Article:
How can we know this and still succumb to the illusion of separateness, of otherness? This veneer must have been what the confluence of accidents and atoms known as Dr. Martin Luther King, Jr., saw through when he spoke of our “inescapable network of mutuality,” what Walt Whitman punctured when he wrote that “every atom belonging to me as good belongs to you.”
There are infinitely many kinds of beautiful lives.
So much of the beauty, so much of what propels our pursuit of truth, stems from the invisible connections — between ideas, between disciplines, between the denizens of a particular time and a particular place, between the interior world of each pioneer and the mark they leave on the cave walls of culture, between faint figures who pass each other in the nocturne before the torchlight of a revolution lights the new day, with little more than a half-nod of kinship and a match to change hands.
Digital First Media — which is notorious for gutting local newsrooms to turn a profit for its hedge-fund owners — is trying to buy Gannett, the country’s largest newspaper publisher.1
The owners of Digital First have been called “vulture capitalists” by journalists in their own newsrooms.2 The company has censored journalists’ work and fired reporters3 who criticize their ruthless tactics — which are designed to pad the bottom line.
In recent years, more and more private-equity companies have been buying up newspapers, slashing jobs, turning newsrooms into shells of their former selves and spending profits on anything BUT journalism.4
This isn’t just bad for newsrooms: It also spells doom for millions of people around the country who rely on their local newspapers to find out what’s happening. When local news disappears, fewer people participate in their communities.5
And while Gannett itself has a questionable track record when it comes to investing in news, if the company sells to Digital First it will decimate news coverage in thousands of communities across the United States.
As one journalist noted, if Digital First Media is “knocking on the door, you should lock the deadbolt.”6
B R E X I T explained in a new HBO film debuting Sat., January 19th, focusing on mega data, mined personal data funded by Robert Mercer and social media. [Mercer played a key role in the Brexit campaign by donating data analytics services to Nigel Farage.]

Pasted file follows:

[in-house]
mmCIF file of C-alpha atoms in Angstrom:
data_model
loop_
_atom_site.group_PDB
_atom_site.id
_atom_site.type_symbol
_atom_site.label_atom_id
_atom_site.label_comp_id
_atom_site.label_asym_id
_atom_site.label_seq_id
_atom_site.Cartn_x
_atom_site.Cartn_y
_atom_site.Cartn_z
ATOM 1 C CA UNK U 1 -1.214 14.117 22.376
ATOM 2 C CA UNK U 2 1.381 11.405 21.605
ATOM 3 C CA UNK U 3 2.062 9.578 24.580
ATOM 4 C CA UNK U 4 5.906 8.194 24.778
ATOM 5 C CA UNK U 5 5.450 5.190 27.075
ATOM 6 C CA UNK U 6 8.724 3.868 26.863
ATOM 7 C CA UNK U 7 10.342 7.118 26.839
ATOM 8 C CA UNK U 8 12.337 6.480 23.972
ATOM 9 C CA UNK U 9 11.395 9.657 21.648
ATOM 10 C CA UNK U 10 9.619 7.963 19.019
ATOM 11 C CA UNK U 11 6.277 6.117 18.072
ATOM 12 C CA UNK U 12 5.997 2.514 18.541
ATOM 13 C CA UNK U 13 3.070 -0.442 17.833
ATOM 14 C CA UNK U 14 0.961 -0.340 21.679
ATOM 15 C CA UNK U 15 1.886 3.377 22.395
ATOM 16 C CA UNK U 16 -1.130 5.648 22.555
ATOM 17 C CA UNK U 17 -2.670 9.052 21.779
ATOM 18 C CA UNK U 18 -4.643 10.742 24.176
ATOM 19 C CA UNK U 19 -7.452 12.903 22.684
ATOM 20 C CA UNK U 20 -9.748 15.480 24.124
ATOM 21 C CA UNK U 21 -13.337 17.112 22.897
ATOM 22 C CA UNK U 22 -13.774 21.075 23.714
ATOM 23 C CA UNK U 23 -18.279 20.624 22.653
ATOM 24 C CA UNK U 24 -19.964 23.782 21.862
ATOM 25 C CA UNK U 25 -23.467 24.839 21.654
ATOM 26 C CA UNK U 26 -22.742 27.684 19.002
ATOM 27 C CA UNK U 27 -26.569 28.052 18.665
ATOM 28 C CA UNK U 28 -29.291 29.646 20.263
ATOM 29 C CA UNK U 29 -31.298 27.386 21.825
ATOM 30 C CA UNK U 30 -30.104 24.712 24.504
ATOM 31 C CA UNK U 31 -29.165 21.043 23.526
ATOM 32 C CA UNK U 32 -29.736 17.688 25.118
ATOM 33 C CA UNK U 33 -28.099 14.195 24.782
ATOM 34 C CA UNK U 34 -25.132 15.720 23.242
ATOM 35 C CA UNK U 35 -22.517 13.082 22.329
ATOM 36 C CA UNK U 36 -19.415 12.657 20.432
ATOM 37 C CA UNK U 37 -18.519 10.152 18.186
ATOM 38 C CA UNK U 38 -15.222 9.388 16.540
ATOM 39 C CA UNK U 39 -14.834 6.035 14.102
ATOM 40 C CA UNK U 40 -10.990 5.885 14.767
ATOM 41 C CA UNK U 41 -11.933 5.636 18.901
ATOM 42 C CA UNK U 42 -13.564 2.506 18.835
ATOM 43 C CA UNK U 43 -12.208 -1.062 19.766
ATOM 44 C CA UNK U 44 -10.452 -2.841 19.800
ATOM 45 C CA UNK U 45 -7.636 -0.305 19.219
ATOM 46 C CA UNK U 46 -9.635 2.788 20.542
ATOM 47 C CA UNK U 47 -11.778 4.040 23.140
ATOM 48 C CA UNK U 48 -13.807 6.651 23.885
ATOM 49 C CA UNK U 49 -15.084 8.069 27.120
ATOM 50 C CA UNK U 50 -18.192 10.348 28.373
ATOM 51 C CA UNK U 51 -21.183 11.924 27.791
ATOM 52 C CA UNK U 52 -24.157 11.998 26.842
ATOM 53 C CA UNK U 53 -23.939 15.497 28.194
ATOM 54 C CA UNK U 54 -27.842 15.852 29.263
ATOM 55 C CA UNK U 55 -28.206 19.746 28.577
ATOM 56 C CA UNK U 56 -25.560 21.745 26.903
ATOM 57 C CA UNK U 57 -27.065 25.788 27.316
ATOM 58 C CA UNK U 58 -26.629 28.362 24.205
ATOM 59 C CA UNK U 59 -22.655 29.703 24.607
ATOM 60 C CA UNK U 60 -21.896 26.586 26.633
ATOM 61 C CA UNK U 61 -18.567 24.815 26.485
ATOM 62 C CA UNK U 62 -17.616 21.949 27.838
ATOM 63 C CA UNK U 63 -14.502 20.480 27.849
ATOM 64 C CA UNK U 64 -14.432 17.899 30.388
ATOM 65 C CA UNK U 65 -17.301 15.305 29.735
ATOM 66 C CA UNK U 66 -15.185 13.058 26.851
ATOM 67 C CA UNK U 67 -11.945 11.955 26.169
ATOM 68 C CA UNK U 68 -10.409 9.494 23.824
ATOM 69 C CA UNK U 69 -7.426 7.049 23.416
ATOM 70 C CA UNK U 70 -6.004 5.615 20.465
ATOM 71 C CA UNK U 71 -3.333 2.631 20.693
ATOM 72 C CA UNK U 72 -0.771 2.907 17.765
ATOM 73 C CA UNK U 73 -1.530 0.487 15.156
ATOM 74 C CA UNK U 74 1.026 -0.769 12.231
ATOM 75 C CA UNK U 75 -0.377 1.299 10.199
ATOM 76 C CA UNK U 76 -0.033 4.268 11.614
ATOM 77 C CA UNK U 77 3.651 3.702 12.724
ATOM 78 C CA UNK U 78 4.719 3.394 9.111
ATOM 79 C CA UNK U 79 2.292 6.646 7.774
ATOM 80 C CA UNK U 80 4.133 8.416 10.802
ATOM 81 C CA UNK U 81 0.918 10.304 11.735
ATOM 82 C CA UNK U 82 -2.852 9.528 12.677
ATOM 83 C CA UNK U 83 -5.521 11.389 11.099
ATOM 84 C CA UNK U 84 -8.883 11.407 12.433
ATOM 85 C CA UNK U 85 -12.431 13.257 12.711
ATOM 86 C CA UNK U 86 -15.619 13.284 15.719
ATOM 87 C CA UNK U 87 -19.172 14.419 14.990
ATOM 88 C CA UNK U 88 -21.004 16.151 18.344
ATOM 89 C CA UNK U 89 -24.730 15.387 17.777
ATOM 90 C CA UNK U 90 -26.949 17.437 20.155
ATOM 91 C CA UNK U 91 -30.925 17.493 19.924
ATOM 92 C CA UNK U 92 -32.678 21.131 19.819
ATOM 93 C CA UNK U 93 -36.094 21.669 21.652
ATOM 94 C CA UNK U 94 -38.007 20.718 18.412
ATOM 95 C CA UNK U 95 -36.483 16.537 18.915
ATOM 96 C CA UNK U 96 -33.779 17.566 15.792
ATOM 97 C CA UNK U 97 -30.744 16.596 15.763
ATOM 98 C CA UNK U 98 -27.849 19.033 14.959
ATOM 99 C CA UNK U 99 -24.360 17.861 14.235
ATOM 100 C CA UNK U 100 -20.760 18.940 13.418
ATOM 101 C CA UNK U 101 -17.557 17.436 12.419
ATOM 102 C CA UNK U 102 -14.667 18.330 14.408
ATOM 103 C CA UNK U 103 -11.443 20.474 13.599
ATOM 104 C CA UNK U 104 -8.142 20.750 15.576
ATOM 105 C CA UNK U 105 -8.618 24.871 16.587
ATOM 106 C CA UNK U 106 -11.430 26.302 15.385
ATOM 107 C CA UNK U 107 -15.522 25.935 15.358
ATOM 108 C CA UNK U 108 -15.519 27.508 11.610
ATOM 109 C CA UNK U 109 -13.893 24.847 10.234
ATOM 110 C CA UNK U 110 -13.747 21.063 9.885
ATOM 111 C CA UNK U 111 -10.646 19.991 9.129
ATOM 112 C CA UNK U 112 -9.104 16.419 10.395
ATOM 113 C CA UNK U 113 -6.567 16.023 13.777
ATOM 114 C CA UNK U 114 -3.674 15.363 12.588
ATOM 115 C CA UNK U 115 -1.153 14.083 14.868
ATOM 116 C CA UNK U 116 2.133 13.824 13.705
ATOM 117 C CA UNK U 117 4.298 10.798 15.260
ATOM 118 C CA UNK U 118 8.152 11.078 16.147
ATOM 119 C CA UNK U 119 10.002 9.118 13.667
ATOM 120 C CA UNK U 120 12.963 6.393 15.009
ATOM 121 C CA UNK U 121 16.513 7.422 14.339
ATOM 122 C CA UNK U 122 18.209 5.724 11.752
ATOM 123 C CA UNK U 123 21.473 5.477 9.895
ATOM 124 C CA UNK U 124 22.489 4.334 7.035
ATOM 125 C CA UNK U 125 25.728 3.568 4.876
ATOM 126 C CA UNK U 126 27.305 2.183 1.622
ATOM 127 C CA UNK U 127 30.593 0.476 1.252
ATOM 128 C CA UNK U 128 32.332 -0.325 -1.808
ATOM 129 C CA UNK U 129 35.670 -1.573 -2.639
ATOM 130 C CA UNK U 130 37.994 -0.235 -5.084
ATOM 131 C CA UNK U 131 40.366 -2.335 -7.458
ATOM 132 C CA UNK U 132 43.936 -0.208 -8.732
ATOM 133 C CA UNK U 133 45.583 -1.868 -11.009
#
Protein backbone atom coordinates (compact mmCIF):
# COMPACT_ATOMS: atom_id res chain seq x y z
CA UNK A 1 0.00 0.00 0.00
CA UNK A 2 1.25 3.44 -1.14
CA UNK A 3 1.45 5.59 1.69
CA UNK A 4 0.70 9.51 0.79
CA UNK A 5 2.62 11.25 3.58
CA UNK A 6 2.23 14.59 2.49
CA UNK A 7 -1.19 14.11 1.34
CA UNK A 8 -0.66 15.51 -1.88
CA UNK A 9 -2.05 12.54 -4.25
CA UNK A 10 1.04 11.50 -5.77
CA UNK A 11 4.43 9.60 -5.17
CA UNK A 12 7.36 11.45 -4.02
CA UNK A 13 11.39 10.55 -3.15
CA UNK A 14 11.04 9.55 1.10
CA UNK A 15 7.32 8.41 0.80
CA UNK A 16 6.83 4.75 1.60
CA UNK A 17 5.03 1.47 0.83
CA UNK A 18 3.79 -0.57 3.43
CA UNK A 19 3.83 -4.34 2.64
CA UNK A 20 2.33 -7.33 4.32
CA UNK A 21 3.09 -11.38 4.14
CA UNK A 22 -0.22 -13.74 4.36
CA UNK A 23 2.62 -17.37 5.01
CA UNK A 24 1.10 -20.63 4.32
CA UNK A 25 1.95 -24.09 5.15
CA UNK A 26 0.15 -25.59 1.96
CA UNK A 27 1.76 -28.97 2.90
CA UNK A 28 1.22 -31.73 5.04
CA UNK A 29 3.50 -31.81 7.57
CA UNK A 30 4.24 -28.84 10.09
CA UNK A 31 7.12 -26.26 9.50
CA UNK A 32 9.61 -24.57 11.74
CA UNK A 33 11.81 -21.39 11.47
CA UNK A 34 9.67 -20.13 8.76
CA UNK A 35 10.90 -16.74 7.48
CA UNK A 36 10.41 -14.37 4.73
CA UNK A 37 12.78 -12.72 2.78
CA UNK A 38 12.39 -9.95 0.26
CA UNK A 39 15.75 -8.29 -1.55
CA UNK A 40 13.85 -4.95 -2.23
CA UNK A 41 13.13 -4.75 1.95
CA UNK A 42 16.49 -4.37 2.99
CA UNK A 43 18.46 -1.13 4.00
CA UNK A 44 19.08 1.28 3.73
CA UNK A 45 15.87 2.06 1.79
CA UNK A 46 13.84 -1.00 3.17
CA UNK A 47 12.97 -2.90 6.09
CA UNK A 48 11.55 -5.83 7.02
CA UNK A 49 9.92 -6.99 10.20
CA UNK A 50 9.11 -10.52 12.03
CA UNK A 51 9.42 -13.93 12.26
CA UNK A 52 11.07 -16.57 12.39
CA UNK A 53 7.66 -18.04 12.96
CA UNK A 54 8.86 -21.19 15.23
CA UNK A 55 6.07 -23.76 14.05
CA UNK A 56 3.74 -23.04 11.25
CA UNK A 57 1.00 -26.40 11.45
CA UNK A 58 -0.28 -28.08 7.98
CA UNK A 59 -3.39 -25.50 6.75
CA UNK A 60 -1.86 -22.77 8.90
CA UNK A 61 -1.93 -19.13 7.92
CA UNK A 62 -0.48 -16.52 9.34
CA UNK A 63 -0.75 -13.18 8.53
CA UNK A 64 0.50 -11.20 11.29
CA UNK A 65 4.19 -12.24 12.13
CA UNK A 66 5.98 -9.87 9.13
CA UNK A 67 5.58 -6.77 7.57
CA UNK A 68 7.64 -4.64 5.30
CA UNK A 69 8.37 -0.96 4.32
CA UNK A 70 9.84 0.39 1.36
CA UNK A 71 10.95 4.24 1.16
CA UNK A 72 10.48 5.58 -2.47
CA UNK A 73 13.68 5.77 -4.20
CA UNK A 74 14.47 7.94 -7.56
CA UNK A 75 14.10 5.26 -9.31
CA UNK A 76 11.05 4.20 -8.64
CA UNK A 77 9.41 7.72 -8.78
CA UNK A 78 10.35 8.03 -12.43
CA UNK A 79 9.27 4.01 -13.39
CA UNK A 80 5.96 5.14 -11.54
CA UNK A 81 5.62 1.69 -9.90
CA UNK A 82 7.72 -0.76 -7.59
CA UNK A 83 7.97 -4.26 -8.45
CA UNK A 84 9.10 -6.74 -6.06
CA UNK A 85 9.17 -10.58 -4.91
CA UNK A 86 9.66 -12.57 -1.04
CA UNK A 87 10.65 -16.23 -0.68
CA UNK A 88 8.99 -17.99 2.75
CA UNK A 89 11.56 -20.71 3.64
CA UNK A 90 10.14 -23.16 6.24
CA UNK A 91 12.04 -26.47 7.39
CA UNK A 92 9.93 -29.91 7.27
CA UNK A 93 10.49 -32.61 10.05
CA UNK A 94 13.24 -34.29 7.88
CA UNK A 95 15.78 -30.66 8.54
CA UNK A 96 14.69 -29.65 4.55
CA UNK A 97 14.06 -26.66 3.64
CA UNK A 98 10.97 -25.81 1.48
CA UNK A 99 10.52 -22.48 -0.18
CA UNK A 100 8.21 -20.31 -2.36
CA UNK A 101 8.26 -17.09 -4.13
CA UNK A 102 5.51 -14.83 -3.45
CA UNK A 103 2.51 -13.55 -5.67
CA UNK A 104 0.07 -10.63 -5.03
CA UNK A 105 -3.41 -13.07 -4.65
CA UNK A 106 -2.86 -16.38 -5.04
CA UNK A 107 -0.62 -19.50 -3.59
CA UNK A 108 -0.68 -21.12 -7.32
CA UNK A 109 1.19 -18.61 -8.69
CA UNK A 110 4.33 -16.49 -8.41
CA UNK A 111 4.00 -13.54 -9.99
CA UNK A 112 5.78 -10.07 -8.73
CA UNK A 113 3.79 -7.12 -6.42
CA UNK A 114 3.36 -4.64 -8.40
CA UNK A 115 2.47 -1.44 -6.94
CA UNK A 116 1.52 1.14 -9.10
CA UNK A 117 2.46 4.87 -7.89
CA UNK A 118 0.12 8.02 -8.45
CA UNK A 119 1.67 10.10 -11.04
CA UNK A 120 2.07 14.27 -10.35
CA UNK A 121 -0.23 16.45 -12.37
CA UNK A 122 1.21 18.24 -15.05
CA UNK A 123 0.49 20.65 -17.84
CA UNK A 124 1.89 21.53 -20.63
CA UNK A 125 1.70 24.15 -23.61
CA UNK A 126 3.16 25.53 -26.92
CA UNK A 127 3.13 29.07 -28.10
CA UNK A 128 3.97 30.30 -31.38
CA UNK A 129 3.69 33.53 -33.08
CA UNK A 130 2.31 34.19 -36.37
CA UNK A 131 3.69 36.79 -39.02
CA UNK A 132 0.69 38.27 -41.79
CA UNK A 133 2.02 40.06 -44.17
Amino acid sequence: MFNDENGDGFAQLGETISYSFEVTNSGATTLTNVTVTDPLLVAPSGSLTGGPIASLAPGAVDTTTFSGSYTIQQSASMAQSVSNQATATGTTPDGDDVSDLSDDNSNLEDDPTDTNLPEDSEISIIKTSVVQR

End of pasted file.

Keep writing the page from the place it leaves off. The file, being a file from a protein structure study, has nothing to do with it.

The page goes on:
“Descending into the crowd, the individual loses his personality and his character and perhaps even his moral dignity as a human being. Contempt for the ‘crowd’ is by no means contempt for mankind. The crowd is below man. The crowd devours the human that is in us to make us the members of a many-headed beast […] the press and the radio too oftener simply the voice of the vast aggregation that is something less than human.”
One day you finally knew
what you had to do, and began,
though the voices around you
their bad advice–
though the whole house
began to tremble
and you felt the old tug
at your ankles.
“Mend my life!”
each voice cried.
But you didn’t stop.
You knew what you had to do,
though the wind pried
with its stiff fingers
at the very foundations,
though their melancholy
It was already late
enough, and a wild night,
and the road full of fallen
branches and stones.
But little by little,
as you left their voices behind,
the stars began to burn
through the sheets of clouds,
and there was a new voice
which you slowly
recognized as your own,
that kept you company
as you strode deeper and deeper
into the world,
determined to do
the only thing you could do–
determined to save.
“We are who we protect. Who we stand up for.”
“Sin as such does not exist. You only bring it into manifestation when you act in ways that are adulterous in nature. It is for this very reason that the Good has come among you pursuing its own essence within nature in order to reunite everything to its origin.”
“All of nature with its forms and creatures exist together and are interwoven with each other. They will be resolved back, however, to their own proper origin, for the compositions of matter return to the original roots of their nature. Those who ears, let them hear this.”